MS: When we were making Silicon Valley, we talked to a lot of young entrepreneurs starting companies. Y Combinator let us follow one of them, Kyle Vogt, who had been involved with Justin.tv, but his real passion was self-driving cars. He wanted a car to be able to drive itself from San Francisco to Mountain View to the Computer History Museum. He wanted to be able to retrofit any car with a kit for $10,000. We shot him just as he was starting out. His company, Cruise, started as so many Silicon Valley start-ups have – with three people in a garage. By the time we finished filming, Cruise had been purchased by General Motors for over a billion dollars. Kyle is their main self-driving car person.
Our film Look Who’s Driving focuses on what it’s going to take to make self-driving cars safe. It looks at some of the claims in a realistic way. What are the really significant technological and engineering challenges that need to be solved?
Right now there are roughly 35,000 deaths a year from car accidents, not quite as many as guns, but a lot. Ninety percent of those are due to human error and they say they can eliminate those, but there is no evidence they can. In theory, if they can do everything perfectly, they can. There is basically about one death for every 100 million miles human drivers drive – that’s pretty safe. To teach a computer to do that is incredibly hard.
Kiki, your background is not in film, but in law. Is that part of what you bring to the party?
KK: I love what we do. There’s a lot of contracting and negotiations, archiving, and a lot of (content issues) in the way things are released, such as public domain and fair use, so I come in that way. I keep the doors open and boss everyone around, but it’s not hard when everyone is so brilliant (laughs).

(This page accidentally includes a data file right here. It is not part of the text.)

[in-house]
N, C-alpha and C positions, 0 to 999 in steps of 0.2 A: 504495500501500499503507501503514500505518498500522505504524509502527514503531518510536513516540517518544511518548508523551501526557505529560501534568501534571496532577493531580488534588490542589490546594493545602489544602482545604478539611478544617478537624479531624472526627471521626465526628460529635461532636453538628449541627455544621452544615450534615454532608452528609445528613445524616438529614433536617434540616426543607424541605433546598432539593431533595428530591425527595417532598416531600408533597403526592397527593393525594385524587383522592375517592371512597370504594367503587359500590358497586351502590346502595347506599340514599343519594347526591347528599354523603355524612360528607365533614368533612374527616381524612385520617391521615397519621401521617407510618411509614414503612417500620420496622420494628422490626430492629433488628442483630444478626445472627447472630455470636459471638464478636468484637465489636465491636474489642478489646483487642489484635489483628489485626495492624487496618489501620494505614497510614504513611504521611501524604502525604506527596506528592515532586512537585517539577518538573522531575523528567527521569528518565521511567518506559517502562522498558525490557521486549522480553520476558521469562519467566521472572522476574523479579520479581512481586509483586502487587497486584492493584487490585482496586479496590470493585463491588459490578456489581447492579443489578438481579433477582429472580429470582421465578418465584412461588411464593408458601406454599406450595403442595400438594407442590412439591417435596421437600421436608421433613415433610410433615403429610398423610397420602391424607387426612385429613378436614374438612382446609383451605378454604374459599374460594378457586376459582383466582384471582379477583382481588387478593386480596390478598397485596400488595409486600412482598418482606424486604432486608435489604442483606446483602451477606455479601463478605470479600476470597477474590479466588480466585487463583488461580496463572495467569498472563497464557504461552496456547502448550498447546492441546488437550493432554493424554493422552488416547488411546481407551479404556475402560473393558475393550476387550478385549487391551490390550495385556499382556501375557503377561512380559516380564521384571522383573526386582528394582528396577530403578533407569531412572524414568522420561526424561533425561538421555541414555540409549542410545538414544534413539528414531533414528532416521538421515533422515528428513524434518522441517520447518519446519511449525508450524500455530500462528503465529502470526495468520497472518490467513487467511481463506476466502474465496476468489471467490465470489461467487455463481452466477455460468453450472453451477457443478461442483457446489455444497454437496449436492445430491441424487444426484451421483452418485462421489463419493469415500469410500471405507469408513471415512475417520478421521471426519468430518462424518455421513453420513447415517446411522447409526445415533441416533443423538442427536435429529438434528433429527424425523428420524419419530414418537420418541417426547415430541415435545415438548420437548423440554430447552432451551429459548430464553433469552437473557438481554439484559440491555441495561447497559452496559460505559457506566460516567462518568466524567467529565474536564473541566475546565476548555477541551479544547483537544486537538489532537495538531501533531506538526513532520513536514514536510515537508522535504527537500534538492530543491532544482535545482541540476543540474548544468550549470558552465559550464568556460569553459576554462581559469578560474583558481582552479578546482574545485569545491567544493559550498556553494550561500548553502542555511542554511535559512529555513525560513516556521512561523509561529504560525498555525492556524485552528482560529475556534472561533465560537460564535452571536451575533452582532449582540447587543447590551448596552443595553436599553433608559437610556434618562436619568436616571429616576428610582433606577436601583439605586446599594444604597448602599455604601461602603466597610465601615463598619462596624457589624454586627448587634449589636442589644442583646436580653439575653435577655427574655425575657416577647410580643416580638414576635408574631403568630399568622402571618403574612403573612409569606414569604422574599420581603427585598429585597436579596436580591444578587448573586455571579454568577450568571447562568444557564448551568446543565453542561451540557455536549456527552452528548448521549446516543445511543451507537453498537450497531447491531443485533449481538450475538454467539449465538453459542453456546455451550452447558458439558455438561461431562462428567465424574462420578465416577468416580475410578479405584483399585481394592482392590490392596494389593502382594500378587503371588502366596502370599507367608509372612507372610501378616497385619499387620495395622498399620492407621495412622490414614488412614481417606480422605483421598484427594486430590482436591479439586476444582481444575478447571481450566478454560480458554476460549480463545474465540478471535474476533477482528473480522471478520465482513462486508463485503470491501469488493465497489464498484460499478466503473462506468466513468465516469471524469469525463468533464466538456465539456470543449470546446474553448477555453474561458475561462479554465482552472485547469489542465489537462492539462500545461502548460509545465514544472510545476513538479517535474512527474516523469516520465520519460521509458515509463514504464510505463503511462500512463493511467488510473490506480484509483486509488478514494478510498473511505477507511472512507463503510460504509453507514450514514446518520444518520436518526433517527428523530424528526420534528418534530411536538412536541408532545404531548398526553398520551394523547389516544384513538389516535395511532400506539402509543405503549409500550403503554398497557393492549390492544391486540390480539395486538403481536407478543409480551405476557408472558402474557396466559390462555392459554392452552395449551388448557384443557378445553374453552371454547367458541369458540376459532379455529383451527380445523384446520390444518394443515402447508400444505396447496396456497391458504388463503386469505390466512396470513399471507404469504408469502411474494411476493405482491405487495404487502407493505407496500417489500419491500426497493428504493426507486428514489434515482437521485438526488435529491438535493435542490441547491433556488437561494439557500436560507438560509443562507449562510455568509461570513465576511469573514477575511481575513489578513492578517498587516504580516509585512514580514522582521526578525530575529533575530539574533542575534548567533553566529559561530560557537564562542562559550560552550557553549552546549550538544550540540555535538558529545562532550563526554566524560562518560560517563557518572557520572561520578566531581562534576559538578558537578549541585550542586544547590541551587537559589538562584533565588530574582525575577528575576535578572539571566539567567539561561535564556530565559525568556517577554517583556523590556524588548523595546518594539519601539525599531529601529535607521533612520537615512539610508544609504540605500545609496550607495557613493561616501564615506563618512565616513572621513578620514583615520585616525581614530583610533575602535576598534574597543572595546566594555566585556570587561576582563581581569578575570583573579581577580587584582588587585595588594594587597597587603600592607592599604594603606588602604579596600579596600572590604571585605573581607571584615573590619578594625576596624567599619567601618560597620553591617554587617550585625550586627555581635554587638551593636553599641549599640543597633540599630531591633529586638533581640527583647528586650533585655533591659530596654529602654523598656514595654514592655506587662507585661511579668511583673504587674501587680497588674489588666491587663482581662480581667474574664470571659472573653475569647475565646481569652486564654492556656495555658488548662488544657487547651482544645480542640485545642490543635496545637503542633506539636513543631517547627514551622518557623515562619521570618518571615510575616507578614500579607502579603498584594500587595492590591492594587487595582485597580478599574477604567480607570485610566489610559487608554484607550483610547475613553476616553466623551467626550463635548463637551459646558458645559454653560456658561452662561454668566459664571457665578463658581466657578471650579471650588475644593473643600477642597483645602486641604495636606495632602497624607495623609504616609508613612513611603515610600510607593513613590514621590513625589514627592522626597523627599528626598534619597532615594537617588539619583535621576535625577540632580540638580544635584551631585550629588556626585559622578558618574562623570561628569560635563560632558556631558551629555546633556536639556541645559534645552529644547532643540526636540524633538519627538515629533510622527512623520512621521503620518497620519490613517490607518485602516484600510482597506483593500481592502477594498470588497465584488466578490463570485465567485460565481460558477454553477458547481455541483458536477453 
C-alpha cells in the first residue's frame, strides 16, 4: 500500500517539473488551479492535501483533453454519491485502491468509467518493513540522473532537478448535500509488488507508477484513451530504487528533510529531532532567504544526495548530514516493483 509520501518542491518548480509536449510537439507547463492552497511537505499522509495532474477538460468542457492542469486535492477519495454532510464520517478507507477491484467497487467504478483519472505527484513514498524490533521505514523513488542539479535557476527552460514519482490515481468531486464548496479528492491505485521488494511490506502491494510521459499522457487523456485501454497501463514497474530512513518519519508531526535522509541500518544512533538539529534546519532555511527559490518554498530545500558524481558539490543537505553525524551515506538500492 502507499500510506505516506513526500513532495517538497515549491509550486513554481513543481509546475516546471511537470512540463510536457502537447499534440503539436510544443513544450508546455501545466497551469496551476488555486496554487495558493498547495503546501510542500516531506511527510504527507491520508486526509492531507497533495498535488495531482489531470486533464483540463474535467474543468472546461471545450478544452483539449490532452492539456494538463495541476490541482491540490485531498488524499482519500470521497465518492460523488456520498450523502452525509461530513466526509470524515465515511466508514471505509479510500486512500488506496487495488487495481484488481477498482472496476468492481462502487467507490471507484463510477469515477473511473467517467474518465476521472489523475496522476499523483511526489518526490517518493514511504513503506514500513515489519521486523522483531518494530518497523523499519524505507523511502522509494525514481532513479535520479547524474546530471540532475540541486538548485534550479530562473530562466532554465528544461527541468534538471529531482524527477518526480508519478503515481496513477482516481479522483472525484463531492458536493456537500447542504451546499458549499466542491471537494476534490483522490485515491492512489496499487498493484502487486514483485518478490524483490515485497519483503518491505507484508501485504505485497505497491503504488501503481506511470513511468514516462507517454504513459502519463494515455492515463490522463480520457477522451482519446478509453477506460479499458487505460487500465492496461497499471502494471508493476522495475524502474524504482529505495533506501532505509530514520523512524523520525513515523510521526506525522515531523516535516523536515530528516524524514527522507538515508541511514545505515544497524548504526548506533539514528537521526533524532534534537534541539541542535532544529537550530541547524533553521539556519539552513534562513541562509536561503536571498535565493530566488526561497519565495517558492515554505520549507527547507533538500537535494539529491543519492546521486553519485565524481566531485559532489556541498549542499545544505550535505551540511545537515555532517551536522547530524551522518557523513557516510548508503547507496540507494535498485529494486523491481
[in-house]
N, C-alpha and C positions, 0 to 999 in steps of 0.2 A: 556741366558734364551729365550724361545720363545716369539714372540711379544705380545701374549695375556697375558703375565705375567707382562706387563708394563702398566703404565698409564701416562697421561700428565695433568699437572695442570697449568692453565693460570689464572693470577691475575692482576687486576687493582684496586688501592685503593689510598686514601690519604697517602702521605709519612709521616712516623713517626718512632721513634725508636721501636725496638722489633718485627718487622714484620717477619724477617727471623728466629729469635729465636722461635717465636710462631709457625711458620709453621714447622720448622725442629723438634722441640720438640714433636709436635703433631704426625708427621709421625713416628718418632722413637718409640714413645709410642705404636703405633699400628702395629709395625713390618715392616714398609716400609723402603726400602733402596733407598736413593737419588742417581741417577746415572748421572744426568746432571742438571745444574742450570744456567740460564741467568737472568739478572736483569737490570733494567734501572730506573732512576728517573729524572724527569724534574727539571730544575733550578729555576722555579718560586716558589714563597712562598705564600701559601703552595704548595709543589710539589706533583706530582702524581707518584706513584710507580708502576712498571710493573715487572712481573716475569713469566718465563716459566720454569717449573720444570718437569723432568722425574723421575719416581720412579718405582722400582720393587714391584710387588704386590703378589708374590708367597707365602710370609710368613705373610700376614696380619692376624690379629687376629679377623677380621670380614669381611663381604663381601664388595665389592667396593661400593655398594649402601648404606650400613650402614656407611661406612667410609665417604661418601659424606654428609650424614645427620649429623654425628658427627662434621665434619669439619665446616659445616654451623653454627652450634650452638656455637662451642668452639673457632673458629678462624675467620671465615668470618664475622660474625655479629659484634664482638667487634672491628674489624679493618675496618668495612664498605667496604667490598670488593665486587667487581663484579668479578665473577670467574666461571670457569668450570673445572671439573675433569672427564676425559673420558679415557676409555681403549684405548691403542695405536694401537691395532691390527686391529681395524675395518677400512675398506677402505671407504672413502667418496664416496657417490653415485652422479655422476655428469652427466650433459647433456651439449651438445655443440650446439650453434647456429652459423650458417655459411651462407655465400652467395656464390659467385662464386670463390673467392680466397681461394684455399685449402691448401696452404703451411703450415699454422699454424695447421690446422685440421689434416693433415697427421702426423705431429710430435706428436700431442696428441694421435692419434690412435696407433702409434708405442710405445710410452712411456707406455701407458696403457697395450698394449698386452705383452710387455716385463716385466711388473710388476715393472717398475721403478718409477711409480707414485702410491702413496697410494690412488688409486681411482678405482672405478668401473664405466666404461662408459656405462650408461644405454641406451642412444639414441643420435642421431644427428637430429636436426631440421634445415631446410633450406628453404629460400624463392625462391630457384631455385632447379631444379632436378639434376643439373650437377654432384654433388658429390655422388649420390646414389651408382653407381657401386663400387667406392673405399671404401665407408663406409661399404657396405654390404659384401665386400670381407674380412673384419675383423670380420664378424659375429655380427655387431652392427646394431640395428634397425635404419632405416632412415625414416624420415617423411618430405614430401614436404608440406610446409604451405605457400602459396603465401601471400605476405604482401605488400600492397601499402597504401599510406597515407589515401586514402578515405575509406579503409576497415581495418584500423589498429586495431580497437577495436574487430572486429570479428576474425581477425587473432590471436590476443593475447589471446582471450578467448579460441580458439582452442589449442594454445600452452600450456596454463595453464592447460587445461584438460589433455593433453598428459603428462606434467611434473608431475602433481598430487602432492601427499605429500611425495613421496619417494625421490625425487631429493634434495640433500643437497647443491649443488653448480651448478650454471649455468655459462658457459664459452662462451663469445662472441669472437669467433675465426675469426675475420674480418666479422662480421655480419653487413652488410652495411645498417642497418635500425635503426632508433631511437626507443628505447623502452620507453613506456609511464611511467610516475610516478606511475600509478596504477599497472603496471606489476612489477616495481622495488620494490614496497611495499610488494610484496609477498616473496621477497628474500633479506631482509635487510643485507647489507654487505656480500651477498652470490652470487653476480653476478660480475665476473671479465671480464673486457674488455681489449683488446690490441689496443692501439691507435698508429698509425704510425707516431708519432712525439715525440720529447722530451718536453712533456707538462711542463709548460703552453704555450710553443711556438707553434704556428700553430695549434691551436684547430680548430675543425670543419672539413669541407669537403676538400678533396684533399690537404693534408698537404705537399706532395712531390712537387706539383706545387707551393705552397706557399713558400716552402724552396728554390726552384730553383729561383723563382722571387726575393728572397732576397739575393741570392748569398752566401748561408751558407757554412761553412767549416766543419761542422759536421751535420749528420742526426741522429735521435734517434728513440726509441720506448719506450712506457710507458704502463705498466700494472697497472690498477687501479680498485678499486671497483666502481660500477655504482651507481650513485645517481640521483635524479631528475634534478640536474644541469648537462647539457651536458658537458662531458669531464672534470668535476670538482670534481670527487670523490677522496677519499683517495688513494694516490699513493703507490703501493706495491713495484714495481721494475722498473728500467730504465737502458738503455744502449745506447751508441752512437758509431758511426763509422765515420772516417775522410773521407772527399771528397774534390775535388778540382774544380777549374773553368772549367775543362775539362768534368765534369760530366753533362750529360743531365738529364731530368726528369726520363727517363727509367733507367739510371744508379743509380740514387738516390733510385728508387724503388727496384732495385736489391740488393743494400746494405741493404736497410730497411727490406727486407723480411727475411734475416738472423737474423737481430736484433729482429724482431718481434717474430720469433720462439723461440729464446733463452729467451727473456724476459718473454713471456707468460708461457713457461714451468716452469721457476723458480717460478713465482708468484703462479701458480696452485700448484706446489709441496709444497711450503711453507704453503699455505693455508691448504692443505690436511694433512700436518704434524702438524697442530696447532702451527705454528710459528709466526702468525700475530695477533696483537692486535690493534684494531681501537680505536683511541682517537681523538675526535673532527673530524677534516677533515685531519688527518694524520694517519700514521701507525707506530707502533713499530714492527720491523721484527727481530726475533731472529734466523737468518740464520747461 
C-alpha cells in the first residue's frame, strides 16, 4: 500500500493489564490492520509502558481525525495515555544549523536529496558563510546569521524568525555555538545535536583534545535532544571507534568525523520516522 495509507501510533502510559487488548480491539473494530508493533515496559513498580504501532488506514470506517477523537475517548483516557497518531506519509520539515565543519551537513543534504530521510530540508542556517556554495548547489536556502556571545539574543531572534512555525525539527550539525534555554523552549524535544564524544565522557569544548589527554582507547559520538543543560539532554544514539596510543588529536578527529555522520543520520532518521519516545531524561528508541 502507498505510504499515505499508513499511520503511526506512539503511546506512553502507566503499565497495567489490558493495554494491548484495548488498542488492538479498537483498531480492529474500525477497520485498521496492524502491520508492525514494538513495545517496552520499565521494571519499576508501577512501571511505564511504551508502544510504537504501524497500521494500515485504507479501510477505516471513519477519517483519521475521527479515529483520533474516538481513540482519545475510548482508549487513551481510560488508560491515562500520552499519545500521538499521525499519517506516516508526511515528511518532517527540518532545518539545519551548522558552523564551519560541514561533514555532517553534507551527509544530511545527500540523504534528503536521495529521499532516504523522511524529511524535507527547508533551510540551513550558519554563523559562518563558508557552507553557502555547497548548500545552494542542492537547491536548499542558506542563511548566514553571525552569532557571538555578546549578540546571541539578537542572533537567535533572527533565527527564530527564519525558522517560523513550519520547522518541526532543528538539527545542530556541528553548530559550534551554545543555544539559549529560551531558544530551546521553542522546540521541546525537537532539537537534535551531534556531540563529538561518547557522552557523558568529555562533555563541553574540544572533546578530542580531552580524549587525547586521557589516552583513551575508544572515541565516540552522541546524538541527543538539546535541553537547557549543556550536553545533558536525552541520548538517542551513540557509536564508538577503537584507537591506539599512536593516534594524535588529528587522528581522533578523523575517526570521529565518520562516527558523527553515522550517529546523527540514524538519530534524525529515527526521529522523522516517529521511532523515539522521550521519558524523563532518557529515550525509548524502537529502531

MS: She’s very much of a problem solver and often brings more of a positive energy, which sometimes I have in short supply.
How has filmmaking changed?
MS: The fundamentals of finding and telling a good story haven’t changed. The technology has changed dramatically. Now you can make films pretty inexpensively, but to develop the craftsmanship that we like to think goes into making the kinds of films that resonate with audiences, takes a longer of period of time.
With YouTube and attention spans in general, the trend is to make things shorter?
MS: There are more short films, but at the same time you have binge viewing, eight hours, 10 hours. I don’t buy that people only want to watch short stuff.
Your film Ornament of the World is a departure from your science-focused projects. Tell us about it.
MS: The Ornament of the World will air on PBS on December 17. We started this project in 2003.
KK: It would have gone quicker with more funding.
MS: Also, 37 minutes of the film are animated and that took four years to do; it’s a slow and complicated process. The story covers a period of 800 years at multiple locations, so doing dramatic reenactments would have been an exorbitant cost. We didn’t realize how long the animation would take, but it’s beautiful.
KK: It’s gorgeous and it’s a good time for it to come out.
Why did the funding take so long to obtain?
MS: If you’re doing something involving relationships among Muslims, Jews, and Christians, it’s inherently controversial because someone is always going to say it’s too soft on one religion or another. Most of the funding came from the National Endowment for the Humanities, and obtaining that grant involved a rigorous scholarly process. Ultimately, there were four different grants.
What’s next for Kikim?
MS: We are doing another project for Nova on consumer DNA testing.
No controversy there (all laugh).